This study aimed to explore the social and economic dynamics that led to and followed the eviction of Kalyanpur basti, home of some 1,675 families, demolished in December 2003. Information was collected through participant observation, stakeholder percep-tions and group discussions. The process of eviction, actual demolition, reactions to the eviction, and eventual settling down of the dwellers are narrated. The initiators of the eviction were the local commissioner and the House Building Research Institute of the government. The demolition was successful in the face of collective protest of the slum dwellers due to the commissioner’s collaboration with the leader of the slum dwellers. The dwellers found that there was none to support them in the actual protest. Although they had expected the NGO activists, their local leaders and media to help them out, all of them betrayed. After eviction, some of the dwellers left while others tried to stay. The living conditions were adverse. Cold winter nights without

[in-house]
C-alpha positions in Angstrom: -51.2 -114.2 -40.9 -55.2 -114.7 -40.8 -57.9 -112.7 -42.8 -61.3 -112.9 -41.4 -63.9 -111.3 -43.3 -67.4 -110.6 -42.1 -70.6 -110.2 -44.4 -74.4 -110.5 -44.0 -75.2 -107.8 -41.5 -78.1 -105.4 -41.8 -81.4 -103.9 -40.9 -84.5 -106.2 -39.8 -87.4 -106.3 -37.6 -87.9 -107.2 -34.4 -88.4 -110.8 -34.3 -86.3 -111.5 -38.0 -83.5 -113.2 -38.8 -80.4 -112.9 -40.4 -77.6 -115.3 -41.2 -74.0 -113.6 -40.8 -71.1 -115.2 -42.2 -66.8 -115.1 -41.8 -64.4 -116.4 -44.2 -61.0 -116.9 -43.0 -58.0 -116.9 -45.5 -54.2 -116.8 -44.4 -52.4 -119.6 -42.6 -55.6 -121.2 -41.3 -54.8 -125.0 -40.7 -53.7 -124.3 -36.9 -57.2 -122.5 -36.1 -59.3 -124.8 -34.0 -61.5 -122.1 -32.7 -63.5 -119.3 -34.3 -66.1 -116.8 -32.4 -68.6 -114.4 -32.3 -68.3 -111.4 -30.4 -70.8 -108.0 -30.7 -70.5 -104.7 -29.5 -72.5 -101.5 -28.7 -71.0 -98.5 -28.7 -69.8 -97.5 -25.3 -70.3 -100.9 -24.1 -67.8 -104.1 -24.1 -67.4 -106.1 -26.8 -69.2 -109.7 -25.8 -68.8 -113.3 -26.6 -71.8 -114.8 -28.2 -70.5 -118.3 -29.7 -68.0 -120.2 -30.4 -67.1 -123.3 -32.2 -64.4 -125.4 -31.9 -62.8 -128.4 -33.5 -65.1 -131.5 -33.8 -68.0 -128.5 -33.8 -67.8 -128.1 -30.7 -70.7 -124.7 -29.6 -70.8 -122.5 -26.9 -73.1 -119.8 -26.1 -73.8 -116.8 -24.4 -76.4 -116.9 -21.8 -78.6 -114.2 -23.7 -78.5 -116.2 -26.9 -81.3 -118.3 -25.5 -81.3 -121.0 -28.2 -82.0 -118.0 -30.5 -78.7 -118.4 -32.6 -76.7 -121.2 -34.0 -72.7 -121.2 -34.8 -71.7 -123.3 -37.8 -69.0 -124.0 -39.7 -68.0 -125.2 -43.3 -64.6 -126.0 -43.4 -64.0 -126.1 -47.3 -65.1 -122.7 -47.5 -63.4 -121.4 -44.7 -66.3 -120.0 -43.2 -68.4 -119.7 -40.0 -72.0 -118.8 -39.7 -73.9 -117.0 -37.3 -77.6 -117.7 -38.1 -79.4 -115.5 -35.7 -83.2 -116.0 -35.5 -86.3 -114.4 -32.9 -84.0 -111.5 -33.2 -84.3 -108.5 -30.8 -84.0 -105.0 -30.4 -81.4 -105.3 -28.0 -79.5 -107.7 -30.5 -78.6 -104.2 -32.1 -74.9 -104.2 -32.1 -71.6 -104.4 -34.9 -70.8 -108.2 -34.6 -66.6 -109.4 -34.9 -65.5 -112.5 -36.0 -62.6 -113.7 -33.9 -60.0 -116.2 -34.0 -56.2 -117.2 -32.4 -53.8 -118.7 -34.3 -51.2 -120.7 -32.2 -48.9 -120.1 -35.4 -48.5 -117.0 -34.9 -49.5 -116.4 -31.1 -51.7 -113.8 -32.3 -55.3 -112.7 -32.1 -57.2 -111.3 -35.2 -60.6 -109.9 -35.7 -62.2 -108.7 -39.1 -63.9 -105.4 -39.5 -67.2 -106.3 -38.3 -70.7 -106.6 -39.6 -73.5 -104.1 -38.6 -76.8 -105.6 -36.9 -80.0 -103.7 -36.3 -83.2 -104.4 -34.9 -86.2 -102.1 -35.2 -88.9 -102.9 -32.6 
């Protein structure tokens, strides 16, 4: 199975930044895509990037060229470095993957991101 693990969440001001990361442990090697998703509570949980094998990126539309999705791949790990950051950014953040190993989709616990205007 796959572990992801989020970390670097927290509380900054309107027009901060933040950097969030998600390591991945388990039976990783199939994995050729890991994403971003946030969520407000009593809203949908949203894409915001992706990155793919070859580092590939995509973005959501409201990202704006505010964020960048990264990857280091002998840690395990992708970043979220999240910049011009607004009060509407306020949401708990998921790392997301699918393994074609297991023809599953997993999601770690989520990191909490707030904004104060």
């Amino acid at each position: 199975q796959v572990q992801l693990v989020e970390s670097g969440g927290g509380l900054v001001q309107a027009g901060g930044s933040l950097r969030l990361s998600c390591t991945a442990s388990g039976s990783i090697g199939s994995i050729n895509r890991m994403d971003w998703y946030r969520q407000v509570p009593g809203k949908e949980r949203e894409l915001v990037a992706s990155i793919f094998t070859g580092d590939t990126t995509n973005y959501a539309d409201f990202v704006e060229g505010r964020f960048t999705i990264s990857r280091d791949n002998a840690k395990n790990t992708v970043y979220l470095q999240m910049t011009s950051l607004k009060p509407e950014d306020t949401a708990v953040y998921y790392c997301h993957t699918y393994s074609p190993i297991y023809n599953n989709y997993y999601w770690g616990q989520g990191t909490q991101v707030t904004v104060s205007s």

proper housing and sanitation, police raids and internal outbursts of violence led to severe suffering, including death of some children. The Basti still exists. The ones who held on to their land through all the troubles have rebuilt their houses. However, the commissioner has retained a large por-tion of the land. The paper emphasizes the need for collective will and planning on the part of all stakeholders to make sure that future evictions are conducted more effectively, making sure that the sufferings of the dwellers are minimized and they are properly rehabilitated.